Some students from one of my English classes at HKBC
Members of the English language Sunday School class
I taught at Emmanuel Baptist Church
(in Cantonese, that would be pronounced 
Yee-mah-loi-lay Tsum-wui Lai-bai Tong)


















Sunday School class at picnic outing in the park
Group shot at church picnic, Emmanuel Baptist Church  



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Previous Posts about my Hong Kong Experience:










5 comments:

  1. I can second Charlie's recommendation of an overseas experience. I have written about my Journeyman experience twice, in relation to teaching English. My understanding of such intercultural experience has changed dramatically over the years, and based on that, I would recommend thinking and reading about what it means to be a US citizen working in another country. If one goes with a belief that US culture is superior to other cultures, that we are "the greatest country in the world," then I'd recommend staying home--although I'd hope living in another culture with an open mind and spirit would change those beliefs. It helped change mine. Living in another country can de-center one's world, which is a good thing! So check out the philosophy and reputation of any sponsoring organization. I would think the Quakers and other groups Charlie mentions are more thoughtful about such service than many evangelical religious churches and organizations. We were lucky that someone as smart and caring as Stan Nelson was in charge of the Journeyman program. I wouldn't trust the current Southern Baptist convention to put anyone as sharp as Stan in charge of their missions work.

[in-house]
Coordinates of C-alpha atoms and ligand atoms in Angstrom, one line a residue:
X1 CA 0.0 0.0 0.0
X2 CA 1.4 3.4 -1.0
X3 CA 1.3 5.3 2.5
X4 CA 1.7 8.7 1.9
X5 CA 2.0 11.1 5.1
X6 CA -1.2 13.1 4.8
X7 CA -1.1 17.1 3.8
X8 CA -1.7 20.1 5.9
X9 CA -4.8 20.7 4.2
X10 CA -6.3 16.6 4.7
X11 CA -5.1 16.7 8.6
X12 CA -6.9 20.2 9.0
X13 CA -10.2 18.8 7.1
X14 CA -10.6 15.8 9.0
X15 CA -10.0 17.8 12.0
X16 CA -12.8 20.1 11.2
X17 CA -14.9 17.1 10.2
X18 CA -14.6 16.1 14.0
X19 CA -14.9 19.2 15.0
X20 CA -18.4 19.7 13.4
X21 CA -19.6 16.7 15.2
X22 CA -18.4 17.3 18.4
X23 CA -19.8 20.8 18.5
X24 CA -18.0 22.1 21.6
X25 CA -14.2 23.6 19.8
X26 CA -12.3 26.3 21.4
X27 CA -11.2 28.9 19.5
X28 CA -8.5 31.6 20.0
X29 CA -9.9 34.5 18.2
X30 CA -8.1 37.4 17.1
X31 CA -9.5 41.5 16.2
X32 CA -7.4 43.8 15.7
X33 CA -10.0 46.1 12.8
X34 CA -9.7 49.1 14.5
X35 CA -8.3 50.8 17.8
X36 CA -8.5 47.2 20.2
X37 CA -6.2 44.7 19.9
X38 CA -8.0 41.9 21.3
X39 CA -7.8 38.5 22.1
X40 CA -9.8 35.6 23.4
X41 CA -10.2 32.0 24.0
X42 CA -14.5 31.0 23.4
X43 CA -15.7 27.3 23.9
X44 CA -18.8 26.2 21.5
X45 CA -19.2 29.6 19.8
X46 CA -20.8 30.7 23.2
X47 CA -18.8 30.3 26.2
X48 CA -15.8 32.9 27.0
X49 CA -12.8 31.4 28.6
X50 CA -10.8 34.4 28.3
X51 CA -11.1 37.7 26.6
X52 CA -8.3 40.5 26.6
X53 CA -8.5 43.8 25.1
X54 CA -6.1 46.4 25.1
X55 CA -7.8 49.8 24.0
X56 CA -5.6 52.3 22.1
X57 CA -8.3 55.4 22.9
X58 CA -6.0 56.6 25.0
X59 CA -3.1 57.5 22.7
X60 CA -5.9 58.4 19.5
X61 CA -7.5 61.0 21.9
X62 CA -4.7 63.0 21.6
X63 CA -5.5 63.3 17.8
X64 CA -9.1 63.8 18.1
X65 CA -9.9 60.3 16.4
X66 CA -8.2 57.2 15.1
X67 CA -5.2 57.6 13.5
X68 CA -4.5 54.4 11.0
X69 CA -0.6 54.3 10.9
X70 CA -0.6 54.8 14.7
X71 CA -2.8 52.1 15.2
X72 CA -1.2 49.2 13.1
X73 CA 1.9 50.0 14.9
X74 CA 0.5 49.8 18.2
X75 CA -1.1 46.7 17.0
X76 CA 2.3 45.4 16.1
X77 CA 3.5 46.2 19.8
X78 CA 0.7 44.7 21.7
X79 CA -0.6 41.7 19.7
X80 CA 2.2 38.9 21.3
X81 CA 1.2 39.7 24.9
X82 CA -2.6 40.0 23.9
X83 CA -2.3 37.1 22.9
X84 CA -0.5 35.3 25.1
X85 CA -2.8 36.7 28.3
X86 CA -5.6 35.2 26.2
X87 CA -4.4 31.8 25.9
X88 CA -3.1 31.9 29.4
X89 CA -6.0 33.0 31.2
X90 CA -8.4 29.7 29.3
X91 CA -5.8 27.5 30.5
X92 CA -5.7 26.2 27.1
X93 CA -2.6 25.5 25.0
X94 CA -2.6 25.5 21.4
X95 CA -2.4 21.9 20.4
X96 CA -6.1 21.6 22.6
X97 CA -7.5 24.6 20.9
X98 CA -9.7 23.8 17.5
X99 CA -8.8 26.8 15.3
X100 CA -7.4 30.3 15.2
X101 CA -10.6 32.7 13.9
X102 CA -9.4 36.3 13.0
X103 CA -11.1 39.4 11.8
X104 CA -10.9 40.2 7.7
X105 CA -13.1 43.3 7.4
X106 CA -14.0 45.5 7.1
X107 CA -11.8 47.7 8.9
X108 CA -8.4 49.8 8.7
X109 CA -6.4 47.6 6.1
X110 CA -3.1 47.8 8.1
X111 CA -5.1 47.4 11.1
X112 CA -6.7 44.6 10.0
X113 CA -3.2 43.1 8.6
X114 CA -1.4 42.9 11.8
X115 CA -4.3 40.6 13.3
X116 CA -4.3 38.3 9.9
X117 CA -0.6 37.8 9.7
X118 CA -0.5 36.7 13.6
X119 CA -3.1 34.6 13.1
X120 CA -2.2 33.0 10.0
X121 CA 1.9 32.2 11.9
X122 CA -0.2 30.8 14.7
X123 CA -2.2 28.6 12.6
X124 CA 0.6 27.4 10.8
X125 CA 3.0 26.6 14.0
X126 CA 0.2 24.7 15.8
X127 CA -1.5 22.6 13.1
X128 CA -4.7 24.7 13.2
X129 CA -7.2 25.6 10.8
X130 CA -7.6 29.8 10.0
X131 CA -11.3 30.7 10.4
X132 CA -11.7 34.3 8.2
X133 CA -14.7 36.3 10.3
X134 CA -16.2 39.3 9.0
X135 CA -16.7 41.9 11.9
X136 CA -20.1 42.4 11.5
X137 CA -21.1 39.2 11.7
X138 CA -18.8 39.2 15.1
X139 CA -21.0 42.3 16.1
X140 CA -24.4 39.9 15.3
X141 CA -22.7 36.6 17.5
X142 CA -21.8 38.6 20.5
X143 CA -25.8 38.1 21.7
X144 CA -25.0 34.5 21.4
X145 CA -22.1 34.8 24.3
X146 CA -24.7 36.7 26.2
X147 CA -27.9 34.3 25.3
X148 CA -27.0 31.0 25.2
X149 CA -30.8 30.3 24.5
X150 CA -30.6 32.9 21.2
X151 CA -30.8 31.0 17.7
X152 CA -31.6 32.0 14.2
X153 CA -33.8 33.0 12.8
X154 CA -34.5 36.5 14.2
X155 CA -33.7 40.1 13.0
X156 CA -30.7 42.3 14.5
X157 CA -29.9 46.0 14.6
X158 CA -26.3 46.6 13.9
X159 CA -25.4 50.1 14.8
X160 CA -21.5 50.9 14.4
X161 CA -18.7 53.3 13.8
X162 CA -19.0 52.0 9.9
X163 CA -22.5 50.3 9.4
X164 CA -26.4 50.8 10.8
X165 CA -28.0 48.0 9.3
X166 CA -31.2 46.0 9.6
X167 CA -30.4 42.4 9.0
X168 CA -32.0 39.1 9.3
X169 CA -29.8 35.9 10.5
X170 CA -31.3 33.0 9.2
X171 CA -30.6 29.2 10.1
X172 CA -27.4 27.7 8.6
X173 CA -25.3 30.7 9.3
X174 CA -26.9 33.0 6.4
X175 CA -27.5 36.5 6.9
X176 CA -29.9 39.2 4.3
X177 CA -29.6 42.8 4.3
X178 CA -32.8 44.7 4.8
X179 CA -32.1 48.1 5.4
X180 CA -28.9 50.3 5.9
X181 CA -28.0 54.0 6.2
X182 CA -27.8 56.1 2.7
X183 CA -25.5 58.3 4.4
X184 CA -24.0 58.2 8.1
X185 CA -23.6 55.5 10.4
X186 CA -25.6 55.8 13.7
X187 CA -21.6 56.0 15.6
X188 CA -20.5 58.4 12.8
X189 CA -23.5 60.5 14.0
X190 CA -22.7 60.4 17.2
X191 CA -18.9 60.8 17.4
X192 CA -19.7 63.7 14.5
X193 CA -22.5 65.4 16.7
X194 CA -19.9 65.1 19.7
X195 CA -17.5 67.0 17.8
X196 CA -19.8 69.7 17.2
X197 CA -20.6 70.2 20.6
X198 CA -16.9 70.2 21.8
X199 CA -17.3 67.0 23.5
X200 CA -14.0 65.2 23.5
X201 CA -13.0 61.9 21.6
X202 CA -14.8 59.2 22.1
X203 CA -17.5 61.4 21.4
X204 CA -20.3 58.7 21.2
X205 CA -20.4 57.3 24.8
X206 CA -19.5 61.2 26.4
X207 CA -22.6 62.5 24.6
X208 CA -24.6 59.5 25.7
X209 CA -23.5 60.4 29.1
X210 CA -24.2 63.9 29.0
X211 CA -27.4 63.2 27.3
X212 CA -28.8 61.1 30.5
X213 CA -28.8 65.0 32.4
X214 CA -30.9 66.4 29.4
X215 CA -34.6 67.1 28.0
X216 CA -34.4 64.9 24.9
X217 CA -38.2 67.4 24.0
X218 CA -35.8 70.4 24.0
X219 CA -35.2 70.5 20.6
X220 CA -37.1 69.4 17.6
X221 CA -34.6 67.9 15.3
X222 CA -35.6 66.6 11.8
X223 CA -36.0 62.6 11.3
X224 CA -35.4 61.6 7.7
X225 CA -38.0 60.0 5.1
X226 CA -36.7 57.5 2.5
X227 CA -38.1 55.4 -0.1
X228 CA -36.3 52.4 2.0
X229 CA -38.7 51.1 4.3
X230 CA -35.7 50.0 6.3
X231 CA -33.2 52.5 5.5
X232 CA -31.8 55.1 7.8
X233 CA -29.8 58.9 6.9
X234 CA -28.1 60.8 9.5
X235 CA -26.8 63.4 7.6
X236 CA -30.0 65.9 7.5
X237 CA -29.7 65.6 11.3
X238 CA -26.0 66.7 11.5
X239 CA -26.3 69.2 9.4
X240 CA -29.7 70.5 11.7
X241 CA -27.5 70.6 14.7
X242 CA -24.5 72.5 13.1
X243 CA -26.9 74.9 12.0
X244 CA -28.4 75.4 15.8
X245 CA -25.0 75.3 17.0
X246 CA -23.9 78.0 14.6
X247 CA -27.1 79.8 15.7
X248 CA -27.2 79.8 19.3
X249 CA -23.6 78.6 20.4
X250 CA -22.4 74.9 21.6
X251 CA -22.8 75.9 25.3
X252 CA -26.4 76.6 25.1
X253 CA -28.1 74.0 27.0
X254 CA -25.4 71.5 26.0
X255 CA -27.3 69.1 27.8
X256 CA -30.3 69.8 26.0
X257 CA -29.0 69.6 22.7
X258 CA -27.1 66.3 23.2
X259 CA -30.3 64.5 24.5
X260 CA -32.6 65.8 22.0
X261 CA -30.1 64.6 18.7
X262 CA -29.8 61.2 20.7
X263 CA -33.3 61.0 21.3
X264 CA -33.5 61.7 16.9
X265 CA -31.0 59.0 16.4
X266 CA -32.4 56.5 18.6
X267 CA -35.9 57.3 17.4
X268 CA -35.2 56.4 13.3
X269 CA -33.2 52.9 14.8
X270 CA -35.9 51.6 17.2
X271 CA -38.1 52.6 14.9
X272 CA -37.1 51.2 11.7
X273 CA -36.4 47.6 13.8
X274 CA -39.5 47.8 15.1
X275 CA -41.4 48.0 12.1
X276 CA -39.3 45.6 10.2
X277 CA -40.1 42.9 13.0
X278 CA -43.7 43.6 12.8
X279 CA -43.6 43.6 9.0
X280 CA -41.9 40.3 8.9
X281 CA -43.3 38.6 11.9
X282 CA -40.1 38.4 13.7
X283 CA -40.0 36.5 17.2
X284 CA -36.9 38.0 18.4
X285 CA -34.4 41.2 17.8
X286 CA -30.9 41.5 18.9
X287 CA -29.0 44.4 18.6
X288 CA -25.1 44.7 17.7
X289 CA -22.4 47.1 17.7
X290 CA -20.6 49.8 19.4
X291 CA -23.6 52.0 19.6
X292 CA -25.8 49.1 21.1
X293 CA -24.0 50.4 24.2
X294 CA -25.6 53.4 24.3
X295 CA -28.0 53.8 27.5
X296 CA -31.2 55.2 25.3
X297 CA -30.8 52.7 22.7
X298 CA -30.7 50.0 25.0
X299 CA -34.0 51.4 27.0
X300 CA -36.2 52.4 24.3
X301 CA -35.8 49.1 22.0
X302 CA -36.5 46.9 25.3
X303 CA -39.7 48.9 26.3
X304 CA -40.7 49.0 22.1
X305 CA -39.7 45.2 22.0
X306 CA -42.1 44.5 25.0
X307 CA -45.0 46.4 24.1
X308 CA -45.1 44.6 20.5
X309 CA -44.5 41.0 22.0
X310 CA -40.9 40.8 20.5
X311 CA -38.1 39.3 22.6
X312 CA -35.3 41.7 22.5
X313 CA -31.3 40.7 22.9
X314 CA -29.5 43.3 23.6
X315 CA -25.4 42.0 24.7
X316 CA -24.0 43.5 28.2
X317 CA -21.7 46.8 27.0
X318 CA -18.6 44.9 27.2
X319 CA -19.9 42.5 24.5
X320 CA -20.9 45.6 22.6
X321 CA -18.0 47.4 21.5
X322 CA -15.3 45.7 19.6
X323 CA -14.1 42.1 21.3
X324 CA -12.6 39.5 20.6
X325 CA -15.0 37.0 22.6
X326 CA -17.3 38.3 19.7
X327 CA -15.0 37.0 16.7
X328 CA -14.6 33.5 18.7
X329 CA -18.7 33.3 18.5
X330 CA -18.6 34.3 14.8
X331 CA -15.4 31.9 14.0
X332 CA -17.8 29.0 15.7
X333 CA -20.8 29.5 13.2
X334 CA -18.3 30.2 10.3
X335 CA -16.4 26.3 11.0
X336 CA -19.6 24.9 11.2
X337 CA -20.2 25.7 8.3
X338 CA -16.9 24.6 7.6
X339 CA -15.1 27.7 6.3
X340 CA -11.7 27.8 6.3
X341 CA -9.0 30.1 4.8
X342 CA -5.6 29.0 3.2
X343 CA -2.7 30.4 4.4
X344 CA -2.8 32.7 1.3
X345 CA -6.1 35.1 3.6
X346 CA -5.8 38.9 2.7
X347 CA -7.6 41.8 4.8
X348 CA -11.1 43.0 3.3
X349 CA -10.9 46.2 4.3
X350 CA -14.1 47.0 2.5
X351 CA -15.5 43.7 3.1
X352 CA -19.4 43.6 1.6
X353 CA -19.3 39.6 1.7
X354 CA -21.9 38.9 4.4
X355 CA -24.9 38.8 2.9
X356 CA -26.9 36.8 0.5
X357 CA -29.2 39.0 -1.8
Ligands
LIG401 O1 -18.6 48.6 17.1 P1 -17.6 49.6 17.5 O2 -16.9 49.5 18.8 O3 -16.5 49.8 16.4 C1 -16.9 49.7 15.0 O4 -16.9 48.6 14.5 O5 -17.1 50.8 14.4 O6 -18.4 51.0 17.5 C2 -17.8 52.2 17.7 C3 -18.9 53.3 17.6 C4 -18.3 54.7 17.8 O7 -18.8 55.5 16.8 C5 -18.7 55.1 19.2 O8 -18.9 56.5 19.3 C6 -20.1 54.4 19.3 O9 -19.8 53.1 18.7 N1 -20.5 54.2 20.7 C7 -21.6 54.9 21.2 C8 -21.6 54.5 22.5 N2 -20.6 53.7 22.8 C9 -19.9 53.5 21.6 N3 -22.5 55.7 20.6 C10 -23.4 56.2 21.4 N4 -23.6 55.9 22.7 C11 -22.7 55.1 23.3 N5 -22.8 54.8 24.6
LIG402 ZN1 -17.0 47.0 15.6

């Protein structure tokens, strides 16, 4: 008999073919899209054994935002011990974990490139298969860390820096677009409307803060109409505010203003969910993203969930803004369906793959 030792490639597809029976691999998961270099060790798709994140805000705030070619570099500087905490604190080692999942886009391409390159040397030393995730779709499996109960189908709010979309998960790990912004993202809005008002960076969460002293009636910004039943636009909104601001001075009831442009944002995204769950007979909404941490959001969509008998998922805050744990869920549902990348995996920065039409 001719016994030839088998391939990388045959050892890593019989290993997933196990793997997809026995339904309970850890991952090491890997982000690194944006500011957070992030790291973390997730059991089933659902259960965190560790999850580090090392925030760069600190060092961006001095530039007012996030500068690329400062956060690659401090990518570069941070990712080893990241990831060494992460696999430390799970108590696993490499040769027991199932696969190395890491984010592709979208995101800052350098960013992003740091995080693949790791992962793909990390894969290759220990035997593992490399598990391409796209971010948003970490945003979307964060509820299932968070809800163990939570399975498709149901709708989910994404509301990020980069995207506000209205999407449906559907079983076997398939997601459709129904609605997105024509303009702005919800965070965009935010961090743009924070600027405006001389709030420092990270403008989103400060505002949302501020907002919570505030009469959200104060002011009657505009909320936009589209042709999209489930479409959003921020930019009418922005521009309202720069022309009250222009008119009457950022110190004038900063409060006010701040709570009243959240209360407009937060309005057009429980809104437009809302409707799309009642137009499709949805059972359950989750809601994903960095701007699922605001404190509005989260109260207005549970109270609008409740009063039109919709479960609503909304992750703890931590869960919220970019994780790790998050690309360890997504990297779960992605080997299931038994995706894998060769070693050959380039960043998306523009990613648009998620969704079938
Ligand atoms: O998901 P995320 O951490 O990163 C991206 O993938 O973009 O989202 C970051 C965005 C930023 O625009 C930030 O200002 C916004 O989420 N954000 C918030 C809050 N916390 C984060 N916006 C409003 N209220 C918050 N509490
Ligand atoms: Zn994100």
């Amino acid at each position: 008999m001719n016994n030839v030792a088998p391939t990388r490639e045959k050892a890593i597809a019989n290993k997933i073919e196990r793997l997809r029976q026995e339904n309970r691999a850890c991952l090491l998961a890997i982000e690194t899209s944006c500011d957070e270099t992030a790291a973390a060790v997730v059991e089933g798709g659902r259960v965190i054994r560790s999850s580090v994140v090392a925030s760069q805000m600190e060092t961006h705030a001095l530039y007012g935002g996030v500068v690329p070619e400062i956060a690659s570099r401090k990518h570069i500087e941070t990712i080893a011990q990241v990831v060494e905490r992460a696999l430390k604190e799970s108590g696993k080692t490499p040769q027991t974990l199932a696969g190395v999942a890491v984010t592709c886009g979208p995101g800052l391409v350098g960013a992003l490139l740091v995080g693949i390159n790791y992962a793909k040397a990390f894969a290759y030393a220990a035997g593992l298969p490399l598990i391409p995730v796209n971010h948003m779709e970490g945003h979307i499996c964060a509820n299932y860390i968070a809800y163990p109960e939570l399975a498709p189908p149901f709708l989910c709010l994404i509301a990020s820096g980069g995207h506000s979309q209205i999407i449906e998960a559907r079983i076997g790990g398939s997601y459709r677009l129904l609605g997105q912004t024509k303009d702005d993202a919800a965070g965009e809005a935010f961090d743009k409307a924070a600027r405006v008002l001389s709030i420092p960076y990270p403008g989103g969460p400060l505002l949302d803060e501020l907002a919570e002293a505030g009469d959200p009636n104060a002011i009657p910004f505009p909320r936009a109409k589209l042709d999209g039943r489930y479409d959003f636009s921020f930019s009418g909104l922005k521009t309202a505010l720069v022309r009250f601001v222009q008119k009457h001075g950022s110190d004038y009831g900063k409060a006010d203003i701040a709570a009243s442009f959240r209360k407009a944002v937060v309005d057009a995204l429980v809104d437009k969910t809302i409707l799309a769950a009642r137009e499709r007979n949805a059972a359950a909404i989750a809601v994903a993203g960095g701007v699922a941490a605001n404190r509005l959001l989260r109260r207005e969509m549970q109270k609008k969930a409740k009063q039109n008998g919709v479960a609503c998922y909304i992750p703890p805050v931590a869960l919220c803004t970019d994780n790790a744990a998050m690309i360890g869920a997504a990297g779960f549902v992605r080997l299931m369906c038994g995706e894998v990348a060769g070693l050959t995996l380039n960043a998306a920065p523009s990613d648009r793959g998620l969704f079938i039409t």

As always, great blog, Charlie!

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    1. Thanks, Steve. You have good words and wise counsel.

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  2. Amen, brother.
    paul jones (jman missions 81-83)

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  3. Do you remember meeting a US Navy sailor who visited the mission in Kowloon late 81 early 82 time frame? I always spent time there visiting with the missionaries and journeymen when in Hong Kong. David Stewart. stg1.stewart@dd973.org

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    1. Thanks for stopping by my blog site and reading my post about Hong Kong. I'm sure we must have met back then. I was usually at Kowloon Baptist Church on Sunday nights and at the mission prayer meetings on Boundary Street on Tuesday nights. Great times, they were!